New command. To speed technology into the hands of soldiers, the Army has established the Research, Development and Engineering Command, a new subordinate organization within the Army Materiel Command.

The service created a makeshift version in October. Maj. Gen. John Doesburg, commander of the Soldier and Biological Chemical Command, is leading a transition team to set up the new group.

The command's charge is to integrate and demonstrate emerging technologies for rapidly fielding equipment to soldiers. 'As we move into the future, the Army's goal is to field a system of systems rather than to field an Army of individual things,' Doesburg said.

The command will merge the Army Research Laboratory; part of the Simulation, Training and Instrumentation Command; the Army Materiel Systems Analysis Activity; and each of the Materiel Command's four research, development and engineering centers.

Right now, the command has groups working at the Edgewood Chembio Center, Army Research Lab and Systems Analysis Agency located at Aberdeen Proving Ground, Md., and at the Soldier Systems Center in Natick, Mass. By October, the Army will decide on a location for the new command's headquarters, Doesburg said.

Keeping in touch. The Air Force needs help with managing systems, developing wireless standards and securing networks, its chief of communications operations told a group of Defense Department vendors recently.

Brig. Gen. Bernard K. Skoch, speaking in February at the TeleStrategies conference in Vienna, Va., outlined 18 initiatives under command, control, communications, and computers in which the service needs industry guidance. Some of the programs are current; others are planned for fiscal years 2005 through 2007, Skoch said.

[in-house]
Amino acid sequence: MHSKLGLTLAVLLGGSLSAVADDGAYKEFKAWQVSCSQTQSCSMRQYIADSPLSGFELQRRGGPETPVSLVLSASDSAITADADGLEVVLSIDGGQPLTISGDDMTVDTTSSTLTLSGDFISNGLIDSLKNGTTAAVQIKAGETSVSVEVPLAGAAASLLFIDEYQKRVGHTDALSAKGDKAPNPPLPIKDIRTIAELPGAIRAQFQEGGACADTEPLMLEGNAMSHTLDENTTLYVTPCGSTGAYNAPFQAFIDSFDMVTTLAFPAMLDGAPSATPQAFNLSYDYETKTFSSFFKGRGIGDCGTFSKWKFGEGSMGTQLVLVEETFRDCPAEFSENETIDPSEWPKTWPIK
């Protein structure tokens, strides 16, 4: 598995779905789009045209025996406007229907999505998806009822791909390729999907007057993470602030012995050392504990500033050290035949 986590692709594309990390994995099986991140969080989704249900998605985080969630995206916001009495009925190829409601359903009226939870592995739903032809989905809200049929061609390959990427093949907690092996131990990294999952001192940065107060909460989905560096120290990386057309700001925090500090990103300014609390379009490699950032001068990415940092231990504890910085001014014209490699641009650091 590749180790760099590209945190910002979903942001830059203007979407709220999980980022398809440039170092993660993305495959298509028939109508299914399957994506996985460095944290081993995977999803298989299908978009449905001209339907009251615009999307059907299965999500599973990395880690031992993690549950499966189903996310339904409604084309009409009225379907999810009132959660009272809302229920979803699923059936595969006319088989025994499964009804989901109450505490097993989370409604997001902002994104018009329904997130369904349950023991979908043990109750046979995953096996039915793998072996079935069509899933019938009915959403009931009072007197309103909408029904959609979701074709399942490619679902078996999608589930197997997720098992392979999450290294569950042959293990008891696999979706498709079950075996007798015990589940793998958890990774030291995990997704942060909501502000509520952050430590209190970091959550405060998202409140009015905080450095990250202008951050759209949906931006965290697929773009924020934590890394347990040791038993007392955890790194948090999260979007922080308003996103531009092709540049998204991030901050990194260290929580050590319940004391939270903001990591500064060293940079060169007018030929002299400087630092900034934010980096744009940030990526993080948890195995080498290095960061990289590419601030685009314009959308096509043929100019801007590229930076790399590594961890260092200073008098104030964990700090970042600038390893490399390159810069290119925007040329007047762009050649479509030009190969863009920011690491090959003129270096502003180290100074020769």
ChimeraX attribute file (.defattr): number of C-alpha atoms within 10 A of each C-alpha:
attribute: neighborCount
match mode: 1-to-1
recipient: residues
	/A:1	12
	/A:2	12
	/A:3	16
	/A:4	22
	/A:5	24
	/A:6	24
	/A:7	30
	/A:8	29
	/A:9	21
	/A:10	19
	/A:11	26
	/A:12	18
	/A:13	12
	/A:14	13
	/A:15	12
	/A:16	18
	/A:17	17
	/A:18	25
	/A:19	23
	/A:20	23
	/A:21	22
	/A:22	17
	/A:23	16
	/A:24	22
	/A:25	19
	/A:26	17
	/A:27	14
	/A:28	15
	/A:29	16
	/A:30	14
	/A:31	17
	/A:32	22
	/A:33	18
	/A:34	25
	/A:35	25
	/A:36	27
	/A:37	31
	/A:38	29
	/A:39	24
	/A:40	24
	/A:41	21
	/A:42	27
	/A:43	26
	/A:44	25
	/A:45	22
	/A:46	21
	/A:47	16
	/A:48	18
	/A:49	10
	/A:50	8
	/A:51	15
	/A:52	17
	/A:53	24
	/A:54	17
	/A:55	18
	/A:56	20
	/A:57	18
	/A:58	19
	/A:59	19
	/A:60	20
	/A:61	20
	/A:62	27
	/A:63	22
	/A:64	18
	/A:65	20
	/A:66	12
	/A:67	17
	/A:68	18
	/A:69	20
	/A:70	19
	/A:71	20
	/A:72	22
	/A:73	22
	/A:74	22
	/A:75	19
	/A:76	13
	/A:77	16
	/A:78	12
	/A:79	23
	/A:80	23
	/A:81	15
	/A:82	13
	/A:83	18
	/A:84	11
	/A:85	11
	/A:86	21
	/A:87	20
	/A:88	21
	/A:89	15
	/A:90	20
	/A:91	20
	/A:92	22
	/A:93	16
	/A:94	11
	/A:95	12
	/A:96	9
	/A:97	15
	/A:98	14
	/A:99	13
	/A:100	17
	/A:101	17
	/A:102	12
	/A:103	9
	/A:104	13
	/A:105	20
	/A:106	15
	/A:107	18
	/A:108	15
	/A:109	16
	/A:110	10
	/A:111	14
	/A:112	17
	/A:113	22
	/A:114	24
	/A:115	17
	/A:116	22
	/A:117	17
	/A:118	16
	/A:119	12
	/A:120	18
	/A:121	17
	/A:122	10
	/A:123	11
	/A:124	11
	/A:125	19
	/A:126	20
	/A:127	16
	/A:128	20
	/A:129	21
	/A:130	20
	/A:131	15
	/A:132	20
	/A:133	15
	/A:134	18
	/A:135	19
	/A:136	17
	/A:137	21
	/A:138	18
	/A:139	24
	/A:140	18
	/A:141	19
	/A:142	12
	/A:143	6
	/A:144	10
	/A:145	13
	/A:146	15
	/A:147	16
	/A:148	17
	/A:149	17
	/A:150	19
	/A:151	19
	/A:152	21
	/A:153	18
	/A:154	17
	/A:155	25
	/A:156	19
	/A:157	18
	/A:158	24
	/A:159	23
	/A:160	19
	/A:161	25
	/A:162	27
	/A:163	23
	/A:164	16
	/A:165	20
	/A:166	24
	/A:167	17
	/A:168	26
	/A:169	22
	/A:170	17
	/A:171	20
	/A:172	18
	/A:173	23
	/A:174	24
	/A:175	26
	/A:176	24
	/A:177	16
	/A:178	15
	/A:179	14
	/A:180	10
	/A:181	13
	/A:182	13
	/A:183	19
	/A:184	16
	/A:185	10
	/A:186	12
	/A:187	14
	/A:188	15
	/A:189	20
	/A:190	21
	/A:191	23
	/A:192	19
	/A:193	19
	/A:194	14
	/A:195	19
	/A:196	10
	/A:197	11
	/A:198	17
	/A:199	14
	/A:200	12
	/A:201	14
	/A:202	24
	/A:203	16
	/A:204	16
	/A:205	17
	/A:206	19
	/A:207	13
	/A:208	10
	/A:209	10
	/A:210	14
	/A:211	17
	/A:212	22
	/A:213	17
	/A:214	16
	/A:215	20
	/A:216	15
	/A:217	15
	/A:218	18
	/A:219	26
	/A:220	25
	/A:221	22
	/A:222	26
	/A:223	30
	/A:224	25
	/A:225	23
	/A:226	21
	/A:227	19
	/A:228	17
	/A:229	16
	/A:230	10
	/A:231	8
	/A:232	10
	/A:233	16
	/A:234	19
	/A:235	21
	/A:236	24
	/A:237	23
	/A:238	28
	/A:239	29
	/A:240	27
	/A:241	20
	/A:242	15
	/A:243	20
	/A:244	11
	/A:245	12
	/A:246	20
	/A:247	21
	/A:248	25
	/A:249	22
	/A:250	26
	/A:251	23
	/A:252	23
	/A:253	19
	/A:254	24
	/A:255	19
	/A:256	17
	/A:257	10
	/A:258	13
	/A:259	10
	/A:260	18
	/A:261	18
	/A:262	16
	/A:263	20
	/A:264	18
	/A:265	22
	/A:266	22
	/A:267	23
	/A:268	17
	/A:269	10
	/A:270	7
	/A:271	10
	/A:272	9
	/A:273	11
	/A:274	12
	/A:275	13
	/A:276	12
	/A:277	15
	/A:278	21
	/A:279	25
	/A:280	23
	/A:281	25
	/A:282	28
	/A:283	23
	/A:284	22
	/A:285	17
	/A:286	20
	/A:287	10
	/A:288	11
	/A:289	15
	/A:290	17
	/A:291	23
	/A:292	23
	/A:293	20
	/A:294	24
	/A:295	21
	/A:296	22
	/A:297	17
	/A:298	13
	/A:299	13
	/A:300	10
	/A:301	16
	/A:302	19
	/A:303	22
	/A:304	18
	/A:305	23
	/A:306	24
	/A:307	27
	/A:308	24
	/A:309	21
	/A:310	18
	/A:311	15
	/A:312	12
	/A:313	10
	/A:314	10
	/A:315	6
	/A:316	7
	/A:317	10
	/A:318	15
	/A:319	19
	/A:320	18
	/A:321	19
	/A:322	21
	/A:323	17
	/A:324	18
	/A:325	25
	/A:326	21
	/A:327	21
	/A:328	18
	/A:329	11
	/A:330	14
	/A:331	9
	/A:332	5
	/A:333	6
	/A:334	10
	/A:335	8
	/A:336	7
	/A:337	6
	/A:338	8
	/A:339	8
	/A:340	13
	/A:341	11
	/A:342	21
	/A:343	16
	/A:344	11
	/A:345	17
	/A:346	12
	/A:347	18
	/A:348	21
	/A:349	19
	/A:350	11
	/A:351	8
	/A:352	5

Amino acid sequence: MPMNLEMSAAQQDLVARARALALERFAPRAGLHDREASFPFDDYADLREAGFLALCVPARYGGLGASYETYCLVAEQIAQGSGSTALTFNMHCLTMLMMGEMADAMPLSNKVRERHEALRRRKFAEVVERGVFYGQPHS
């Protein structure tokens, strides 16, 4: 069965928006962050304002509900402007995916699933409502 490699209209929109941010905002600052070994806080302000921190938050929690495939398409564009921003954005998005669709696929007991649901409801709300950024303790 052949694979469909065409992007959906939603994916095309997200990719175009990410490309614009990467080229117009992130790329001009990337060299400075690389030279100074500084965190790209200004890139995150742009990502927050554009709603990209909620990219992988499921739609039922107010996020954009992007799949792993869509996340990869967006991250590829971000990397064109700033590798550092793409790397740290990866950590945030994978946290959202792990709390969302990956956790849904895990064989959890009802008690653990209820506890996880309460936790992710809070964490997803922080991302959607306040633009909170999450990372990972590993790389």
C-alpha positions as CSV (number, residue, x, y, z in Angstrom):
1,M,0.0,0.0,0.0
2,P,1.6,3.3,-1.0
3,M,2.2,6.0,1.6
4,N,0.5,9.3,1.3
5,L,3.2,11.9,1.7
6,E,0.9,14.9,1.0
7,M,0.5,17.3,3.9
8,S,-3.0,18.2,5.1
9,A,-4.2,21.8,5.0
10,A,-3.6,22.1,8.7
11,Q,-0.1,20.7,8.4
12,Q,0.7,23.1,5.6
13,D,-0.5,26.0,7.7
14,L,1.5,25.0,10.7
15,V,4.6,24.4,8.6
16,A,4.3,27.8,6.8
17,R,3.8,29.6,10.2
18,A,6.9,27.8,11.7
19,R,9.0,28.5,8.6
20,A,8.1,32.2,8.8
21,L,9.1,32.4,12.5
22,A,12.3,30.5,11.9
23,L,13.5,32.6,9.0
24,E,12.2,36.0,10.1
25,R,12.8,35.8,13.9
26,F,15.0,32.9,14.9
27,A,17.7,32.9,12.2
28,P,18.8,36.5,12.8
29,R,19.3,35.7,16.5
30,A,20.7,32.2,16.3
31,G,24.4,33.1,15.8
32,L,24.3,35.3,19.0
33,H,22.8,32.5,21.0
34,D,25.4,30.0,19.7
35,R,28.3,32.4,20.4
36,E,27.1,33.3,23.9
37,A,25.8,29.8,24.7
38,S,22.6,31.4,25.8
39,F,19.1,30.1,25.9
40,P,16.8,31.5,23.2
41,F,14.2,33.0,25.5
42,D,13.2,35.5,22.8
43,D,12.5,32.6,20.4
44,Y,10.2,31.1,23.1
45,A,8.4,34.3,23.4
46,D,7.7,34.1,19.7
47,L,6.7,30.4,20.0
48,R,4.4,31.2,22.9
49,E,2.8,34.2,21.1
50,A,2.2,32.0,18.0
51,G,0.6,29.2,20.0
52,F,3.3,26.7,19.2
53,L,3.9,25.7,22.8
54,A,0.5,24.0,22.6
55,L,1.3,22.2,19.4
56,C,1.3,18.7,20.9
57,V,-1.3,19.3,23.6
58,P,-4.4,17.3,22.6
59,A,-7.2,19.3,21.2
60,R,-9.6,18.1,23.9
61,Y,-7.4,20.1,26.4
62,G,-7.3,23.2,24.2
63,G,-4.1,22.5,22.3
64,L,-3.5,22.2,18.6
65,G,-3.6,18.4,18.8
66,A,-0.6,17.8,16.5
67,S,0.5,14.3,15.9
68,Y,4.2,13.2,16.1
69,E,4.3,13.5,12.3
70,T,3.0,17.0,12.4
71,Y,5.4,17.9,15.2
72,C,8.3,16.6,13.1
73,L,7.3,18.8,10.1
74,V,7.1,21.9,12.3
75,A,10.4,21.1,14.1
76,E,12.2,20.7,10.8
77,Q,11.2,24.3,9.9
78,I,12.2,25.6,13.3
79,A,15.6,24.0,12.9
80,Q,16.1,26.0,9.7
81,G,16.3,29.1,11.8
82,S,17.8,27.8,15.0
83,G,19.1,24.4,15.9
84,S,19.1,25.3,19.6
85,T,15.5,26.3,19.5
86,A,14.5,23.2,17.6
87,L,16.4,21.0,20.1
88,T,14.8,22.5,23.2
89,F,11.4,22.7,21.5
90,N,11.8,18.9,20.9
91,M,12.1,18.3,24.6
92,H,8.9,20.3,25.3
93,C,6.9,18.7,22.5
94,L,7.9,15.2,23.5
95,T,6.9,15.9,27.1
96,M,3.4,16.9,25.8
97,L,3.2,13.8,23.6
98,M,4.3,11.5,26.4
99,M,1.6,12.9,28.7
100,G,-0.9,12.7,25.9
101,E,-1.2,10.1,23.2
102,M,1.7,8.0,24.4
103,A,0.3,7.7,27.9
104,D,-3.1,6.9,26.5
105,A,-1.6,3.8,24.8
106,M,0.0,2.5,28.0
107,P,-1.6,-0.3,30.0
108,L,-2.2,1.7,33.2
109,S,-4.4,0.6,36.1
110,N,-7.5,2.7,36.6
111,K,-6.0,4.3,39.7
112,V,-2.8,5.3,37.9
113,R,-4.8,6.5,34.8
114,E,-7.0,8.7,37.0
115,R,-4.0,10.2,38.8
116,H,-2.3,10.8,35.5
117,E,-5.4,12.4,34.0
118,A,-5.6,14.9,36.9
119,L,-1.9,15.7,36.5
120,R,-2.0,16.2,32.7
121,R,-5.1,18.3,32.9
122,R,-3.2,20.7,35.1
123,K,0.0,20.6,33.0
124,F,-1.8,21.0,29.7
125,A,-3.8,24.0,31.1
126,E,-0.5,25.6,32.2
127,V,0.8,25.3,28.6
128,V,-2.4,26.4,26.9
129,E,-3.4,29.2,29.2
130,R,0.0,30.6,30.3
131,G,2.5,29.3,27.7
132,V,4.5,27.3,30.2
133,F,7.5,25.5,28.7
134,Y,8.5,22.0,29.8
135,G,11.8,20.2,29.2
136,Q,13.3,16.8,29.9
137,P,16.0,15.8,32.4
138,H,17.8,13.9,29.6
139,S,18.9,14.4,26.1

The Air Force has had a tough time managing many of its IT systems that transmit data and command messages with other C4 systems via a tactical data link, Skoch said. The Air Force also needs help managing and developing a series of enterprise information management initiatives.

'How can you help us take this over?' Skoch asked. 'We put tactical communications systems forward. We put them there and we do what we need to do, [but] we don't do a good job of managing information all the time. We need to know how to manage our enterprise information.'

Testing, testing. The National Security Agency has signed a five-year contract with the International Systems Security Consortium of Framingham, Mass., to develop and administer a new test for information security professionals interested in working for NSA as employees or contractors.

The Information Systems Security Engineering Professional certification is an extension to the Certified Information Systems Security Professional credential. People working in information security for at least four years, who already hold a CISSP credential, will be eligible to take the ISSEP exam. Lynn McNulty, government affairs director for the nonprofit consortium, said the exam will test for higher-level information security knowledge.

Reserve IT. The National Guard Bureau awarded a $115 million competitive task order to SRA International Inc. of Arlington, Va., last month to provide a wide range of IT products and services to the bureau's CIO and Army Reserve unit.

SRA will maintain the Reserve Component Automation System, an integrated database for mobilization planning and administration of Army Reserve forces. The company will also field and support the Distributive Training Technology Project, a communications system linked via a terrestrial network and satellites that allows Guard and Reserve personnel to study foreign languages and to improve reading, writing, critical thinking and IT skills.


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